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China curbs developers' funding to cool market
CHINESE authorities are taking fresh steps to cool the property market, curtailing onshore fundraising for developers found to have bid aggressively in land auctions.
The curbs have affected companies including Sunac China Holdings Ltd and Gemdale Corp, said people with knowledge of the matter, who asked not to be named.
In some cases, developers' underwriters were asked by regulators not to tap unused quotas for selling yuan bonds or asset-backed securities, according to the people. Cifi Holdings Group Co, Risesun Real Estate Development Co and Country Garden Holdings Co are also among those impacted, the people said.
Regulators' actions were primarily driven by the view that the developers had been aggressive in bidding for land plots in some cities, one person said. By targeting developers' financing plans, authorities signal they are willing to use a wide range of levers for keeping the housing market in check, in addition to more blunt tools such as outright price curbs.
The Ministry of Housing and Urban-Rural Development has issued warnings to local governments in cities with big fluctuations in home and land prices, and regulators have rejected several developers' applications for offshore bond sales since April.
Chinese developers have raised a combined 345 billion yuan (S$68 billion) this year selling onshore bonds and asset-backed securities, data compiled by Bloomberg and China Securitization Analytics show.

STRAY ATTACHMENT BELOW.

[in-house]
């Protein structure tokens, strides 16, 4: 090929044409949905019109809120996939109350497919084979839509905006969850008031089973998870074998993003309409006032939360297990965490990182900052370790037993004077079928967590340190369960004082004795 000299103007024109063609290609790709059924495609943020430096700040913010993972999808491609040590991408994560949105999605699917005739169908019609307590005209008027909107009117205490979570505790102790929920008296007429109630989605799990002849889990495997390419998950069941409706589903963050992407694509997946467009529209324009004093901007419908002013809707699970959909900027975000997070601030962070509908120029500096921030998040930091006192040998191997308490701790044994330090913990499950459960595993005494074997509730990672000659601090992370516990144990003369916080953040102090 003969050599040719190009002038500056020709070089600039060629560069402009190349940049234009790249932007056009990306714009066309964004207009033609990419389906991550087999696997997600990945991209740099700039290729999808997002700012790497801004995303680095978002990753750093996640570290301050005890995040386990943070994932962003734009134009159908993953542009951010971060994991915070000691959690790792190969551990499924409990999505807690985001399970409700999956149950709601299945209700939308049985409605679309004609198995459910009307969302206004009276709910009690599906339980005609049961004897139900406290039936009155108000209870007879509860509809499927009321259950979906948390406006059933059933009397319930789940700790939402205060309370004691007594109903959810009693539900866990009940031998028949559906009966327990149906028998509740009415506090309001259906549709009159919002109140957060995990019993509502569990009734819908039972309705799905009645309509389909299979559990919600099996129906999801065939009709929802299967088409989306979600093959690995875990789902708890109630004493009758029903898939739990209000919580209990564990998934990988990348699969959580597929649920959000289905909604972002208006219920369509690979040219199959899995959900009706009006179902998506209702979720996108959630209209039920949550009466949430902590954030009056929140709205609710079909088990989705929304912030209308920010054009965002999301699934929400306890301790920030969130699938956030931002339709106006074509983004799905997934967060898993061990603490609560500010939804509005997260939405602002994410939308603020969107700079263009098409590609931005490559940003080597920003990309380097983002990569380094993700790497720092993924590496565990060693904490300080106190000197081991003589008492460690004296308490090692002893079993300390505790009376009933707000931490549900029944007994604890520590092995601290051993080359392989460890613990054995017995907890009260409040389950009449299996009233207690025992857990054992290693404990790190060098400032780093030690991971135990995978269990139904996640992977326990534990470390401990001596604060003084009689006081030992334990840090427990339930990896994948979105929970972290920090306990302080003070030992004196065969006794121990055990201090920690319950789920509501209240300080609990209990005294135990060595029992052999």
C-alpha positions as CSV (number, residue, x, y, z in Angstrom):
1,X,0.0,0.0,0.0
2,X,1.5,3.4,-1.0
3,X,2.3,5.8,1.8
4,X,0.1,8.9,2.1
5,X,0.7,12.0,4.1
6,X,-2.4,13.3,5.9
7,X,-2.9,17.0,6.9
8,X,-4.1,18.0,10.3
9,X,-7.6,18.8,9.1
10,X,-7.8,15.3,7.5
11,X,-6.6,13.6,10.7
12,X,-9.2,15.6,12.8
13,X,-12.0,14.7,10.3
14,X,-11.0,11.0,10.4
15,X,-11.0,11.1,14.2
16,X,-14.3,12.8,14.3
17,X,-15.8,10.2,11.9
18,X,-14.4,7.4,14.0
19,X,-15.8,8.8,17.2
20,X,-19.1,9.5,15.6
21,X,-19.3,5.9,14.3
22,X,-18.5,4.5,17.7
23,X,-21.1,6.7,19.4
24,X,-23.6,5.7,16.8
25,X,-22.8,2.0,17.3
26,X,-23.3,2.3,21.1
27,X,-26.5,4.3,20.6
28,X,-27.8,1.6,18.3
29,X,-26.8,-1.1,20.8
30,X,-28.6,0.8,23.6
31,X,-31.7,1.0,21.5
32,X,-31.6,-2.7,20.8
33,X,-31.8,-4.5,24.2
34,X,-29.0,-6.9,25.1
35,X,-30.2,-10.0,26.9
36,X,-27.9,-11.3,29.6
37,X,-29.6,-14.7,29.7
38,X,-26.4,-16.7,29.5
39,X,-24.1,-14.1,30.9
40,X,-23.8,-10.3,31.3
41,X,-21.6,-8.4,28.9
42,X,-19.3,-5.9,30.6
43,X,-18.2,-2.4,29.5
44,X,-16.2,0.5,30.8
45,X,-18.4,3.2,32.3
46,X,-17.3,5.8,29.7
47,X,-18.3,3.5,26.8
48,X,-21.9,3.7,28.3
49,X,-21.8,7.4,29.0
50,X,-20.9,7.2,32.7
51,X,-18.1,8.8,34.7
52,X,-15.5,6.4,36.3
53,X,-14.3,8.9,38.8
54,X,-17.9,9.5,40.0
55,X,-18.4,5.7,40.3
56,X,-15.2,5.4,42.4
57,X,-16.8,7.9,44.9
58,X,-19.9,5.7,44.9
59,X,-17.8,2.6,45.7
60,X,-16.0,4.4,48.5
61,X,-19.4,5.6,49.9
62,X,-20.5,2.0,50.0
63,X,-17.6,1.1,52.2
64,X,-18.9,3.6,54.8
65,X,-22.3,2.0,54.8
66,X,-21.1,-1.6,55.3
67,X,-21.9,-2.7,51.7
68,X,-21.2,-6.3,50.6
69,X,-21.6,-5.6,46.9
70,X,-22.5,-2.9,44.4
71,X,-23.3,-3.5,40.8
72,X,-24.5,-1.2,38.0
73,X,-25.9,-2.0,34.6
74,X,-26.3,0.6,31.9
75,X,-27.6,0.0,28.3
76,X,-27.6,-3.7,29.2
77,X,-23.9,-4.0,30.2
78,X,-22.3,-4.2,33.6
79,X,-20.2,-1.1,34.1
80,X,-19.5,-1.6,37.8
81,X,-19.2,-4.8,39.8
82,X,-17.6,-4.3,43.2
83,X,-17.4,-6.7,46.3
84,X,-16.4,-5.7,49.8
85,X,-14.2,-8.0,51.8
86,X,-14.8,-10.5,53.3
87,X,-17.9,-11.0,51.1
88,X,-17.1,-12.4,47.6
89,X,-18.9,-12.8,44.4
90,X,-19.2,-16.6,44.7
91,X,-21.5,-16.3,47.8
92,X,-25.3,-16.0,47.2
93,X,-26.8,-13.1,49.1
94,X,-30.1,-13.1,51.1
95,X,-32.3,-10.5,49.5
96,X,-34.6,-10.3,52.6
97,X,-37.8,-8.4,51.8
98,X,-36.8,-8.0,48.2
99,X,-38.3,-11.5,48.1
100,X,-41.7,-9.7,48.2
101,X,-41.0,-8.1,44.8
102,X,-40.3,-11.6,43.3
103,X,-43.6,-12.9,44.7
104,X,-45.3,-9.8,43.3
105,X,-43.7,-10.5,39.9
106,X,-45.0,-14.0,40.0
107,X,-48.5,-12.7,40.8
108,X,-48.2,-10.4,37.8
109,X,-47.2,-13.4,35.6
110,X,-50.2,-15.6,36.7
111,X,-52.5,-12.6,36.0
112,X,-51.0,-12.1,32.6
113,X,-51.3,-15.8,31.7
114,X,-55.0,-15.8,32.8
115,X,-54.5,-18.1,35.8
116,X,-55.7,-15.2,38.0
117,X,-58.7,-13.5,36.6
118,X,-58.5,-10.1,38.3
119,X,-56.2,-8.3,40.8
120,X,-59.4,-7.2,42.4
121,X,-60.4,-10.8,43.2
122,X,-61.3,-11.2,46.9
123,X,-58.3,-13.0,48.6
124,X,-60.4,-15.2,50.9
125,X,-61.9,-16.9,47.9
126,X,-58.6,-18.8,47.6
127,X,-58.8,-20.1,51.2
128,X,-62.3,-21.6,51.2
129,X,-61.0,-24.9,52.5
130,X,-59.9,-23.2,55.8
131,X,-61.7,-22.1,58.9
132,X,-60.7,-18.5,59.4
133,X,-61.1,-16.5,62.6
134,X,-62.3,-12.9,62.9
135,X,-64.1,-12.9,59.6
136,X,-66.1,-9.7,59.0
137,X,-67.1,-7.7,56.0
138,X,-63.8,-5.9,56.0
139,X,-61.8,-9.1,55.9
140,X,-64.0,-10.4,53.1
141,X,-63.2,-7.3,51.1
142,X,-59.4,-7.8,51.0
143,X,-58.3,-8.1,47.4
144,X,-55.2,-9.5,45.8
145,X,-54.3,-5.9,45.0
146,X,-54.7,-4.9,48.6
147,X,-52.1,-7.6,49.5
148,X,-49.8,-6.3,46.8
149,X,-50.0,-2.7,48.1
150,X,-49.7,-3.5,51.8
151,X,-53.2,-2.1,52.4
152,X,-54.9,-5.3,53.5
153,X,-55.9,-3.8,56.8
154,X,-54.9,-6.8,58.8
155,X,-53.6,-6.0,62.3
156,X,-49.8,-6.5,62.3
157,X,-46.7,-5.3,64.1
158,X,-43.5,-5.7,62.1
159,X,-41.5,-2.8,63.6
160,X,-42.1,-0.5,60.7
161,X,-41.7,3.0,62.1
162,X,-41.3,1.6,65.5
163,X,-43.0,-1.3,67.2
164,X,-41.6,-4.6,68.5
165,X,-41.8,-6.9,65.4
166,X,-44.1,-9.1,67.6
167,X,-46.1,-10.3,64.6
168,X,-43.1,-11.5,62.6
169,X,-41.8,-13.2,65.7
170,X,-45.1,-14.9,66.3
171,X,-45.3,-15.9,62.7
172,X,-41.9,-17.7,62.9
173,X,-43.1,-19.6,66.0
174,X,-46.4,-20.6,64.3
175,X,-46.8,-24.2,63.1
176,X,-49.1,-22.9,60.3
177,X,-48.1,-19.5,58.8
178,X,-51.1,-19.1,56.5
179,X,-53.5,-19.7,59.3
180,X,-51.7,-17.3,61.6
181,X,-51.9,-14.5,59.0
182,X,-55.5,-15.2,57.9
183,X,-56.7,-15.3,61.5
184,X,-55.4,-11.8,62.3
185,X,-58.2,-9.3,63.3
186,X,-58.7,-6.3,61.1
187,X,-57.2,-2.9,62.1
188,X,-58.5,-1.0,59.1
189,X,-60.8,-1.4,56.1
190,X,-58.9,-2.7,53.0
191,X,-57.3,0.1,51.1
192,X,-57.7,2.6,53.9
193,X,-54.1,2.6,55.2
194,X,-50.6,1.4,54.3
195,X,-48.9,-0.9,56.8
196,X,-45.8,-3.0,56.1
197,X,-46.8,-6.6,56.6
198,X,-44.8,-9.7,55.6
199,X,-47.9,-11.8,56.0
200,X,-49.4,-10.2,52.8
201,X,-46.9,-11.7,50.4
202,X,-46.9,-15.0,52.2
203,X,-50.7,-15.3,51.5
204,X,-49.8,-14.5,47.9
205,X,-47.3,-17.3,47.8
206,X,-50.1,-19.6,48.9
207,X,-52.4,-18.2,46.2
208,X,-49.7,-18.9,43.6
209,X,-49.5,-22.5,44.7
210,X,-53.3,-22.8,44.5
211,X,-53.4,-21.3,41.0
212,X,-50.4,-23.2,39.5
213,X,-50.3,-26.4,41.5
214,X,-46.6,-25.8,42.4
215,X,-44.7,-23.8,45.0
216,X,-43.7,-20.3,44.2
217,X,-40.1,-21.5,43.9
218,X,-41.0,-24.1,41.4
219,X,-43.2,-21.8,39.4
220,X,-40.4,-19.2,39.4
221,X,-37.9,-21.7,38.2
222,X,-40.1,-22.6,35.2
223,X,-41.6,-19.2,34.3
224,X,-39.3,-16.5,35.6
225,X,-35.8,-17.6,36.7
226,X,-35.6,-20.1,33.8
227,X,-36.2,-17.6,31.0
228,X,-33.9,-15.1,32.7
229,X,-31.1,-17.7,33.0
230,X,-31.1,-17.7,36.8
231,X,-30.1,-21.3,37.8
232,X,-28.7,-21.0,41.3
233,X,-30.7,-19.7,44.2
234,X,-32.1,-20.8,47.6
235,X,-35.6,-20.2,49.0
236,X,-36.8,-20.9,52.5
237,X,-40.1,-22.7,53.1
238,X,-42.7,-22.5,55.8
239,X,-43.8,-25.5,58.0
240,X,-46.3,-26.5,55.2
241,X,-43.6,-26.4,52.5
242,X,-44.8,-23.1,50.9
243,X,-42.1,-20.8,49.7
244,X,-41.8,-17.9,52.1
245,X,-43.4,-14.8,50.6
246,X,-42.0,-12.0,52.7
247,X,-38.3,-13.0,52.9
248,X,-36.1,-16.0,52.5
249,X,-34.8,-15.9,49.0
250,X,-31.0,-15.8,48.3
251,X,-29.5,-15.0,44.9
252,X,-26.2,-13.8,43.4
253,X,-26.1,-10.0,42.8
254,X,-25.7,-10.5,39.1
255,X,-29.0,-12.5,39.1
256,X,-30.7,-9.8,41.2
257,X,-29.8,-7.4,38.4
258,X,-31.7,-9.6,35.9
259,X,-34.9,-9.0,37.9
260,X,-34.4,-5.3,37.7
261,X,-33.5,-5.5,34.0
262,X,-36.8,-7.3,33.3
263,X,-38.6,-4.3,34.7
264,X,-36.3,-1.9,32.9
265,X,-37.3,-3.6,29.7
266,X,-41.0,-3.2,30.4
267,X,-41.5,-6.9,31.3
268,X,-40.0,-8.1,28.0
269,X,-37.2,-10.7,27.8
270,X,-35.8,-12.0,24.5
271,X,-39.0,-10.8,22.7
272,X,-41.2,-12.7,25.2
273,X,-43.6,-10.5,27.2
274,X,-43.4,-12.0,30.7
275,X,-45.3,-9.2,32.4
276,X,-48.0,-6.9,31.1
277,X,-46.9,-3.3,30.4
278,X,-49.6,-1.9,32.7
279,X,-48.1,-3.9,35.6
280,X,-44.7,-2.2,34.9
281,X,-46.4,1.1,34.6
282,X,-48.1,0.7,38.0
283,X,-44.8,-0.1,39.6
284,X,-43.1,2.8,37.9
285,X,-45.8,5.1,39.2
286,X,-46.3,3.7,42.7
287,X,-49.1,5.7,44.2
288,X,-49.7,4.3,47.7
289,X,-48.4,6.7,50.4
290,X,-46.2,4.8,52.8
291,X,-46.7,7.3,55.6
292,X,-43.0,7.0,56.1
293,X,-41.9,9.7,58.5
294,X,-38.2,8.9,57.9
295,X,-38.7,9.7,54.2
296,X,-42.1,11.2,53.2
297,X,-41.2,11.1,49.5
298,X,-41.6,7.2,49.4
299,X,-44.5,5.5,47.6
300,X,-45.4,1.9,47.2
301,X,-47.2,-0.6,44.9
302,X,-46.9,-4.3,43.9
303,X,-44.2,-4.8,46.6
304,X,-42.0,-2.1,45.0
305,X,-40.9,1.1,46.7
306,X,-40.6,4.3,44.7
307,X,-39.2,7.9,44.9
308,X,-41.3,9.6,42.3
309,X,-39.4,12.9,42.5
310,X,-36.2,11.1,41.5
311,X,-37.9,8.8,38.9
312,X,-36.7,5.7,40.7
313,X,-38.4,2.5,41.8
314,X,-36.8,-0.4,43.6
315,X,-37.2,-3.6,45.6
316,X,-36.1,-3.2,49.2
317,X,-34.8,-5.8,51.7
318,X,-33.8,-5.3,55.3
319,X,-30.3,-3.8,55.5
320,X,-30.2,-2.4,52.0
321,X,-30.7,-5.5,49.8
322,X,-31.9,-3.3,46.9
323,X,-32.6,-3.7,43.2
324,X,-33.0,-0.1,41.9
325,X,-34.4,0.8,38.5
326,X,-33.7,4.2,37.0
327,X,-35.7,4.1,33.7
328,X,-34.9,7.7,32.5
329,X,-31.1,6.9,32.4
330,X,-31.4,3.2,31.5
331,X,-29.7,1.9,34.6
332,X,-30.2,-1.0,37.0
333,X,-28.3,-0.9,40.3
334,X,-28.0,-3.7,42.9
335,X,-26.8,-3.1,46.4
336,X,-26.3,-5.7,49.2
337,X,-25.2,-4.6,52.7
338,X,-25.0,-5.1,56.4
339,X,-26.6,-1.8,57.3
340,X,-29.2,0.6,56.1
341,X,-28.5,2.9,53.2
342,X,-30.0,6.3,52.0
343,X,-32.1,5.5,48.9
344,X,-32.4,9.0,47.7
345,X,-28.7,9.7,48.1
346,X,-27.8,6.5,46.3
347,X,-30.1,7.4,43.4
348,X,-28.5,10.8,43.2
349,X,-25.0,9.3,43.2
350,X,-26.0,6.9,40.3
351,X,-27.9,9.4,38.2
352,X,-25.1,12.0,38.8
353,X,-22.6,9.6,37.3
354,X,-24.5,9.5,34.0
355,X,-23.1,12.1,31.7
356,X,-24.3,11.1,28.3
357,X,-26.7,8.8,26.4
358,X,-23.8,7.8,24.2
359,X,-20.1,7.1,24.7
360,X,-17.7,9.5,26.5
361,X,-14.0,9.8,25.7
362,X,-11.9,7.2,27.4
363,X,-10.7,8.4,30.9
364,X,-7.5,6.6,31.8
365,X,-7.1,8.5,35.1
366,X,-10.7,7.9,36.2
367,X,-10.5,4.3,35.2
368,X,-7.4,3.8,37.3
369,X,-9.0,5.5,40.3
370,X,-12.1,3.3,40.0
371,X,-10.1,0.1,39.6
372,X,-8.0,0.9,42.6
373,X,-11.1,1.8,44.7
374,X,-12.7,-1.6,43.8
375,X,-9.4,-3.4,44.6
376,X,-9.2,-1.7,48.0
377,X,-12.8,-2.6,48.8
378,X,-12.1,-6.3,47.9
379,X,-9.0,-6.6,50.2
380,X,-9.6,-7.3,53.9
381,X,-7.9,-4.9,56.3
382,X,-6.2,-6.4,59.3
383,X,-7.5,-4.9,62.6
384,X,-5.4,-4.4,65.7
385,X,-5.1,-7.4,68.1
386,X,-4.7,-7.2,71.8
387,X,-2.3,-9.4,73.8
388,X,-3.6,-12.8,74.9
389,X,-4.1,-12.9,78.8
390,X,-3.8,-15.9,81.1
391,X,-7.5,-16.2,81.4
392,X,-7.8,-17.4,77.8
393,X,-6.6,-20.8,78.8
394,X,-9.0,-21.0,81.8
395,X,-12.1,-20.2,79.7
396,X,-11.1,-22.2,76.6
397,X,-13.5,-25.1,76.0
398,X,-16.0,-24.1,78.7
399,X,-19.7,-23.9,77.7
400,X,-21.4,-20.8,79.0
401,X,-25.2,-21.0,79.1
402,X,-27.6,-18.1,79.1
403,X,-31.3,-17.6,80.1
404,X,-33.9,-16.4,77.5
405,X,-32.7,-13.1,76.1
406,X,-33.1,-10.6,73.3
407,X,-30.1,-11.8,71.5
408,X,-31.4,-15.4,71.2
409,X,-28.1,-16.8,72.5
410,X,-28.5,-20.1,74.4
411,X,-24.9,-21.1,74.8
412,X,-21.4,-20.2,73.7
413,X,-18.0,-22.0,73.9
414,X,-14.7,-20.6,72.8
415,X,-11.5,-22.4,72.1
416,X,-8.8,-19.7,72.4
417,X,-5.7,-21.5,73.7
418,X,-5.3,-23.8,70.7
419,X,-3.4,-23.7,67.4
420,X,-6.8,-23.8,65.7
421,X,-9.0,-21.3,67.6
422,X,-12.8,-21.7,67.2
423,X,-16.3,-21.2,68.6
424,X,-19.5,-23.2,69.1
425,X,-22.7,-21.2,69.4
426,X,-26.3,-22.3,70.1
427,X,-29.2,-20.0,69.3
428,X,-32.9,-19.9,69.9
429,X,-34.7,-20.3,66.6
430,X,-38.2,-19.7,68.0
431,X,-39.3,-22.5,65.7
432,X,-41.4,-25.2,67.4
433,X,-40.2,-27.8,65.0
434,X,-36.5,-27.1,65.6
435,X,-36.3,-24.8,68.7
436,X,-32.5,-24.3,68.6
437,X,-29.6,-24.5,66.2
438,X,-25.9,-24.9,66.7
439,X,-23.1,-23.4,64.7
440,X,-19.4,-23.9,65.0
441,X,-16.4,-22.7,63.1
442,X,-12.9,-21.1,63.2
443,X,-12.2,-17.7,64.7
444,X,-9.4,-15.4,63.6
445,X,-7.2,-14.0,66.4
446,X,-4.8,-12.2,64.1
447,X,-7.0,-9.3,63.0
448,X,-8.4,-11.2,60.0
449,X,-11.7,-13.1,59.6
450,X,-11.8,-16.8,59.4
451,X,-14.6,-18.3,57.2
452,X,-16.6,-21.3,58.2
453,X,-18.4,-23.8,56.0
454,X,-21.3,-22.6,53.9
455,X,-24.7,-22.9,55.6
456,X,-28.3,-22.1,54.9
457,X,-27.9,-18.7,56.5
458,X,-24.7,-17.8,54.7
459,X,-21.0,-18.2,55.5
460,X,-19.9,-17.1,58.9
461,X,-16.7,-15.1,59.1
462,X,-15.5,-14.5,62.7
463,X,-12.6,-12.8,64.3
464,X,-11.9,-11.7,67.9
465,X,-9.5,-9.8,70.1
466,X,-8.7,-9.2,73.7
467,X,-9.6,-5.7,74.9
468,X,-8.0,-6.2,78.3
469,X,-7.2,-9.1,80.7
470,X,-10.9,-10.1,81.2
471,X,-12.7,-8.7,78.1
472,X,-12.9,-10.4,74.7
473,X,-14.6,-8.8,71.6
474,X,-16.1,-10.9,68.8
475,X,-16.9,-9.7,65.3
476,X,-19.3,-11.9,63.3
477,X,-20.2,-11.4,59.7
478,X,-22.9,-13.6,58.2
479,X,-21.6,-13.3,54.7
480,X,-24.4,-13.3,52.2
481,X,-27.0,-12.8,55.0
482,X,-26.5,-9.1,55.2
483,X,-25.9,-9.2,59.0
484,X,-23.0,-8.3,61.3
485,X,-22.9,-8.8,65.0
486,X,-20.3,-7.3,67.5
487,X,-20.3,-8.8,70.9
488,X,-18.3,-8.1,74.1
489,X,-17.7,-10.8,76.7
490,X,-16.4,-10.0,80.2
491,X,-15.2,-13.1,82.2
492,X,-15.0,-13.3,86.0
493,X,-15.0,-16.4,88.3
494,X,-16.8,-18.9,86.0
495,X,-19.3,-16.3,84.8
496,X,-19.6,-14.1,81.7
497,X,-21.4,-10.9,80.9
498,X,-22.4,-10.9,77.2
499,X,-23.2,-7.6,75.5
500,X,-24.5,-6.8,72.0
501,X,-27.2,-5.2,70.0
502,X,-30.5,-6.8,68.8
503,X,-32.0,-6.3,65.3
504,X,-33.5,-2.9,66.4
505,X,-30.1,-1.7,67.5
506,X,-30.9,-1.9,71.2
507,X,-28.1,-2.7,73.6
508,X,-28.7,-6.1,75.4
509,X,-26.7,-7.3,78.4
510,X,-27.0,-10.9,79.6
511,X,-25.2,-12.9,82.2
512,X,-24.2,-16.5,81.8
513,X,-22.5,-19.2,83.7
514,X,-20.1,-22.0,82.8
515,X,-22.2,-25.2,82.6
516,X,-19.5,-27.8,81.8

A representative for Cifi said the company's capital markets business is operating as usual and that it "maintains a prudent investment strategy". Gemdale said its operations are normal.
A Sunac representative had no comment, while Country Garden didn't immediately respond to calls. Phone calls to Risesun's offices went unanswered. Price gains have been especially pronounced in so-called tier-2 cities (generally defined as provincial capitals and regional economic hubs like Hangzhou on China's east coast and Wuhan in central Hubei province), where they rose in April at the fastest pace this year compared with the prior month.
Developers have increasingly been flocking to mid-tier cities because they are emerging as potential winners from China's urbanisation strategy.
Price gains in bigger hubs are still being damped by buying curbs and limited land supply, while smaller markets have been dented by a reduction in funding for shanty-town redevelopment projects. BLOOMBERG